The painting was unveiled at the Royal Academy in 1831. Turner would normally put his work on display here just as soon as it was ready, even in some cases amending it after it had already been hung in this fine institution. This has helped us to date his paintings pretty accurately, as all events at the institution would always be well documented. The artist was interested in sea battles, as well as war more generally, and found the drama to be highly suitable for his romanticist style. This artwork was particularly well received, both by British and French critics. At this stage in his career, Turner had been accepted as a technically impressive painter who was amongst the finest in all Europe at this point. He had also impressed a number of American collectors too, though up to now they had been unable to purchase any of his work.

James Lenox, a well known and respected collector from the US, would eventually get his hands on Fort Vimieux, having courted, unsuccessfully, The Fighting Temeraire for a number of years. He was passionate about Turner's paintings and was perhaps the first from that continent to acquire one of this master's major artworks. It seemed that his persistence did eventually pay off, though, it was eventually sold on before finding its way into the 2004 Sotheby's sale. The Tate in the UK own a huge number of bequethed works from his career and so there was little left to be spread between private collectors, which has actually helped to keep the artist's reputation strong and prominent within the UK, where his art is permanently displayed in some of the nation's best museums and galleries.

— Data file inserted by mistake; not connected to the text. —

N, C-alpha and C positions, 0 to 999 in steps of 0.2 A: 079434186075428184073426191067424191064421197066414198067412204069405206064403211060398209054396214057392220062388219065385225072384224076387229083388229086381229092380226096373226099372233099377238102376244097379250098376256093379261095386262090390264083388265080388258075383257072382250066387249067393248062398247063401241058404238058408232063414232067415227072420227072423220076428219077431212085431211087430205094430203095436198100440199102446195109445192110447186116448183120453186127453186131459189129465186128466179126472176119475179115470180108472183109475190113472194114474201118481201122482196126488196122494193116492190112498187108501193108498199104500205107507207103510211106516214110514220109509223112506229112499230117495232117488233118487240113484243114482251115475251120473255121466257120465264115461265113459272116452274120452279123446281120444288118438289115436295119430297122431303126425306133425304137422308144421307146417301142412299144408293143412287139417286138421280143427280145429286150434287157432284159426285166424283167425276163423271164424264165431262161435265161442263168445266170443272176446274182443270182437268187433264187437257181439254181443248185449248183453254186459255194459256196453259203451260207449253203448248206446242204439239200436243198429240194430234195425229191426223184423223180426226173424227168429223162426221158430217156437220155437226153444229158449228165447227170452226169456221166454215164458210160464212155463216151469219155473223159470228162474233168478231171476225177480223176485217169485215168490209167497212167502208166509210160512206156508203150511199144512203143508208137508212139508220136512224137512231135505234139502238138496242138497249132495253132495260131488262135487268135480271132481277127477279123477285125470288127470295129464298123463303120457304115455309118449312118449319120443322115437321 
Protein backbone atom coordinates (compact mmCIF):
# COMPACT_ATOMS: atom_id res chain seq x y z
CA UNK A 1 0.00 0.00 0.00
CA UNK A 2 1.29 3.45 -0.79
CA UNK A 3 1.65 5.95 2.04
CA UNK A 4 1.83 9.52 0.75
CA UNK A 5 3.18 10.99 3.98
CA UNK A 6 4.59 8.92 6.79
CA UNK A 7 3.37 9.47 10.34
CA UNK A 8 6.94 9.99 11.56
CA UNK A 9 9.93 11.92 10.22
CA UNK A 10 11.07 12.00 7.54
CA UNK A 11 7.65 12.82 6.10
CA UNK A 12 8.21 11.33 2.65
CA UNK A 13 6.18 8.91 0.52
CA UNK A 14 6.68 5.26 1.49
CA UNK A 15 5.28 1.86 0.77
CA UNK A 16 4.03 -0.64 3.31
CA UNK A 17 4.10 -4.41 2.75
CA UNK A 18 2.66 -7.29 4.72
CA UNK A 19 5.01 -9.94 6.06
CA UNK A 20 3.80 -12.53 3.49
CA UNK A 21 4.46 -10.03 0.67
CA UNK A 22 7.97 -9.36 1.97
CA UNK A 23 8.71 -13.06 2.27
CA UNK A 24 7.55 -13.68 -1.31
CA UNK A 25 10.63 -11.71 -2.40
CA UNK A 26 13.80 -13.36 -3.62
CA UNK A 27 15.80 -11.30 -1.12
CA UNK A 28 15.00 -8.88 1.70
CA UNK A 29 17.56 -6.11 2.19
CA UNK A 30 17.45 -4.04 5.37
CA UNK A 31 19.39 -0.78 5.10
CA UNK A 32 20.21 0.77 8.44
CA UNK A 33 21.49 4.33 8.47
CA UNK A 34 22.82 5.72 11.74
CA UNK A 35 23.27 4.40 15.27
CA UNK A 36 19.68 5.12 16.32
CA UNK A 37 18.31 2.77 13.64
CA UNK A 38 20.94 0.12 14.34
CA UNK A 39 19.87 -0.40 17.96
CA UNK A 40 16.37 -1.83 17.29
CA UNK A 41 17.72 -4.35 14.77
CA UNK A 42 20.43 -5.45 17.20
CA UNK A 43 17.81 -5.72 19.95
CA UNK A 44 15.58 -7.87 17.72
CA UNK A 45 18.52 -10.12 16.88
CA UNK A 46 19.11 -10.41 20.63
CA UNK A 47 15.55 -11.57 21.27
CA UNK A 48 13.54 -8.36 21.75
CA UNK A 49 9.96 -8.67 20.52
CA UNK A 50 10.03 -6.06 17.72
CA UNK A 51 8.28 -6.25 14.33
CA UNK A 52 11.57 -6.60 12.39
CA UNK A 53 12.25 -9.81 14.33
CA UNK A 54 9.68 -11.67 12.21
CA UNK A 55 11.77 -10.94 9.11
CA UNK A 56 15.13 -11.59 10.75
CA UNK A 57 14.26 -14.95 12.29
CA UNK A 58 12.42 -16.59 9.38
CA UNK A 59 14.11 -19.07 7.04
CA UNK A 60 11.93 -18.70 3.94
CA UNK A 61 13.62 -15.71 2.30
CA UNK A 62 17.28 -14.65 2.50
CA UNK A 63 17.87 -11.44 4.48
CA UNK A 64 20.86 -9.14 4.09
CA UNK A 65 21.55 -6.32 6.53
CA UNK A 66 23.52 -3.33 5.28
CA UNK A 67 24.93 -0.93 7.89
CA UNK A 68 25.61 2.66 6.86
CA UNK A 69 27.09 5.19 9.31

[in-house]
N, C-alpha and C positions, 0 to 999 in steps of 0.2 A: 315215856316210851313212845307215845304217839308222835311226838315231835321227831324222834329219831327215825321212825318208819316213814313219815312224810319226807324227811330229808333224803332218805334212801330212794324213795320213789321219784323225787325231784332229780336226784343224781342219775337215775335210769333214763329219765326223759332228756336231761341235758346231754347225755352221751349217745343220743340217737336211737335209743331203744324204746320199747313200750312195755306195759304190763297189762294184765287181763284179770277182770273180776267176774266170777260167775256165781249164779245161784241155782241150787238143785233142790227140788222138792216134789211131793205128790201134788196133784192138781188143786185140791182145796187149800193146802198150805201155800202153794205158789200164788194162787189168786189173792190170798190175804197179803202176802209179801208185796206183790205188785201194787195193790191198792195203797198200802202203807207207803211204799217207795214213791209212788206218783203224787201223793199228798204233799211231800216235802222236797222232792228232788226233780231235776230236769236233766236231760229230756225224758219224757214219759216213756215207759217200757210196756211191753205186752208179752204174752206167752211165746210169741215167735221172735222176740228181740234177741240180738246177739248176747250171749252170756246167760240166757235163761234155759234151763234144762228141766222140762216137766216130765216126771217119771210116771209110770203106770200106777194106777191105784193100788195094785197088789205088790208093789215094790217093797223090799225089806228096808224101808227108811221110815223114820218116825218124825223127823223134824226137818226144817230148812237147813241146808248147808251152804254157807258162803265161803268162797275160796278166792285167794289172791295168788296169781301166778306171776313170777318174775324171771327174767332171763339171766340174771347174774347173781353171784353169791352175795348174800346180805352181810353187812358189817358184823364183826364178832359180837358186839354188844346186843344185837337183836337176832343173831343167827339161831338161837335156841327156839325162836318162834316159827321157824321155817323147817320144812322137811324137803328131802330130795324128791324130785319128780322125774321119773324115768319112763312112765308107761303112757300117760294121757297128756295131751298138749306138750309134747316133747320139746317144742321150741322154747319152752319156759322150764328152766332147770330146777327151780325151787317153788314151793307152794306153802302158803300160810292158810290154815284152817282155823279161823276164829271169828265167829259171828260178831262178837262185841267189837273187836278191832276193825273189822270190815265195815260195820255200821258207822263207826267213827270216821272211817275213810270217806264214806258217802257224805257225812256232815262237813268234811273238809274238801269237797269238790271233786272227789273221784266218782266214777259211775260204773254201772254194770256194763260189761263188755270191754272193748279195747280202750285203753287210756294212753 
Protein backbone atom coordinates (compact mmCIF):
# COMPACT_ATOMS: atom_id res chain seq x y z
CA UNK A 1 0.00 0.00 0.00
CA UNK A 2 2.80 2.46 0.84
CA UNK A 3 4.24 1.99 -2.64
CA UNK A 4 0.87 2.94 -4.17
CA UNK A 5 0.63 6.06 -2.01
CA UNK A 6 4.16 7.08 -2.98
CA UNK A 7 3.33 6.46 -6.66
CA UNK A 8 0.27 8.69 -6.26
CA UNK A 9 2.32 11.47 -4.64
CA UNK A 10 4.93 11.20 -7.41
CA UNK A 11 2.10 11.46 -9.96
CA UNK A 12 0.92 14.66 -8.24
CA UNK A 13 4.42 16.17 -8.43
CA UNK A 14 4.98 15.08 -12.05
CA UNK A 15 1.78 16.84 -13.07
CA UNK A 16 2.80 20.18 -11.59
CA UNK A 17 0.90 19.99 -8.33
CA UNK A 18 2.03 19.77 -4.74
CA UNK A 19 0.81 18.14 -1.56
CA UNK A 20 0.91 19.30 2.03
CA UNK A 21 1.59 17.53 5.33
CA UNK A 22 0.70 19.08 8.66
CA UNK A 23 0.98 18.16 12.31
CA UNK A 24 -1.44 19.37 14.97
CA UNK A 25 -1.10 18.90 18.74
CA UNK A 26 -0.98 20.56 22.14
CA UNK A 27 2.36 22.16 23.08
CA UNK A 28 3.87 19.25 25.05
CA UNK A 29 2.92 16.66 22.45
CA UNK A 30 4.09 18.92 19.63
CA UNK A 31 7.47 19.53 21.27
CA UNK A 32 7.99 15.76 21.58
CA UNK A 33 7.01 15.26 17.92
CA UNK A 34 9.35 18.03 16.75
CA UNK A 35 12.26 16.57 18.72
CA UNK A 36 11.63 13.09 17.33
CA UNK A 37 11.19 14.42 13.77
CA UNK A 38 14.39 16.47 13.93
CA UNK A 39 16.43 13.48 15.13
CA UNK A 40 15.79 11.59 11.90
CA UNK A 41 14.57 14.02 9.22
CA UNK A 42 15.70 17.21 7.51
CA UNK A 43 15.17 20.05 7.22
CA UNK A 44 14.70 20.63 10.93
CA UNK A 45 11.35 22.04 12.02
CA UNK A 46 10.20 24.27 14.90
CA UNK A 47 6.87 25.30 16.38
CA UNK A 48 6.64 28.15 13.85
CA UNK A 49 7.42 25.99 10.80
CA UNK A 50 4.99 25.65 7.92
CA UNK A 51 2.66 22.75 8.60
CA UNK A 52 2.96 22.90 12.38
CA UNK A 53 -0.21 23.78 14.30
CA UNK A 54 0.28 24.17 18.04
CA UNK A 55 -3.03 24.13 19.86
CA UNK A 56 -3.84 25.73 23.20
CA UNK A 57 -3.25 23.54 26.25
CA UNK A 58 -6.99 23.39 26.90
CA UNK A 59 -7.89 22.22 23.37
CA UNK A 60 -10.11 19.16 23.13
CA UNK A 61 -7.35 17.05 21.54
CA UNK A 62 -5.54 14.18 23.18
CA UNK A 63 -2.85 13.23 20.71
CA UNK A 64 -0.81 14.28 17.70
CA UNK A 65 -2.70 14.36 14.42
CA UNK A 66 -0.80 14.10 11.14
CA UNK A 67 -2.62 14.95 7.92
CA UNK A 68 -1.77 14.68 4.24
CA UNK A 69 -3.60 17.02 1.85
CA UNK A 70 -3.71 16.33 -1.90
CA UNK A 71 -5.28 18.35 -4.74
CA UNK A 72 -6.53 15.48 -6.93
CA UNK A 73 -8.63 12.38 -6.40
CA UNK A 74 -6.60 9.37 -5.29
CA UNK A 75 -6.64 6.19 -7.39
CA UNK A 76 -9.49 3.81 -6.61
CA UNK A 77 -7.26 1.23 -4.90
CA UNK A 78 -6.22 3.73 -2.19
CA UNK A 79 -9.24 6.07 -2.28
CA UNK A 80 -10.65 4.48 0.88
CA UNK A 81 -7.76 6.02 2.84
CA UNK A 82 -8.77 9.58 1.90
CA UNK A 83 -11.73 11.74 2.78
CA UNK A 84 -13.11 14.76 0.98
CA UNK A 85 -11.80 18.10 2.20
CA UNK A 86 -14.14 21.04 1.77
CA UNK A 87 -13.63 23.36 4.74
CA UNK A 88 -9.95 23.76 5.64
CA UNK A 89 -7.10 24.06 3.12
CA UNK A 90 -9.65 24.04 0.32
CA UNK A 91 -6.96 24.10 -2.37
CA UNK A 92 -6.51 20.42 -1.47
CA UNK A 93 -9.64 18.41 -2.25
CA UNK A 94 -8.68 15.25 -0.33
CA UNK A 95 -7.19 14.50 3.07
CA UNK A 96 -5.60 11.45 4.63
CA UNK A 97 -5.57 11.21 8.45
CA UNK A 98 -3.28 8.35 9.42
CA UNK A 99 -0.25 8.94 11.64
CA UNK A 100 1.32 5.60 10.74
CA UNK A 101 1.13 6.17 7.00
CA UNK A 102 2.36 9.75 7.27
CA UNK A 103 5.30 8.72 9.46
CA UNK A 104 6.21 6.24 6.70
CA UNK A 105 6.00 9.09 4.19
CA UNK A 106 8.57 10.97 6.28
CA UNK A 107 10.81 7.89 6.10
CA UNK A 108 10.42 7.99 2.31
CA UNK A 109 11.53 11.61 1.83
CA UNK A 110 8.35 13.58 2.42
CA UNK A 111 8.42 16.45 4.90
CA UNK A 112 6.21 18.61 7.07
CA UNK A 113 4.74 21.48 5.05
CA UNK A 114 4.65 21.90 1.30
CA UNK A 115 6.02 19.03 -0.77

"...In this arduous service (of Reconnaissance) on the French coast, 1805, one of our cruisers took the ground, and had to sustain the attack of the Flying Artillery along shore, the Batteries, and the Fort of Vimieux which fired heated shot, until she could warp off at the rising tide which set in with all the appearance of a stormy night..."

Turner's description of the painting, which accompanied its display in 1831.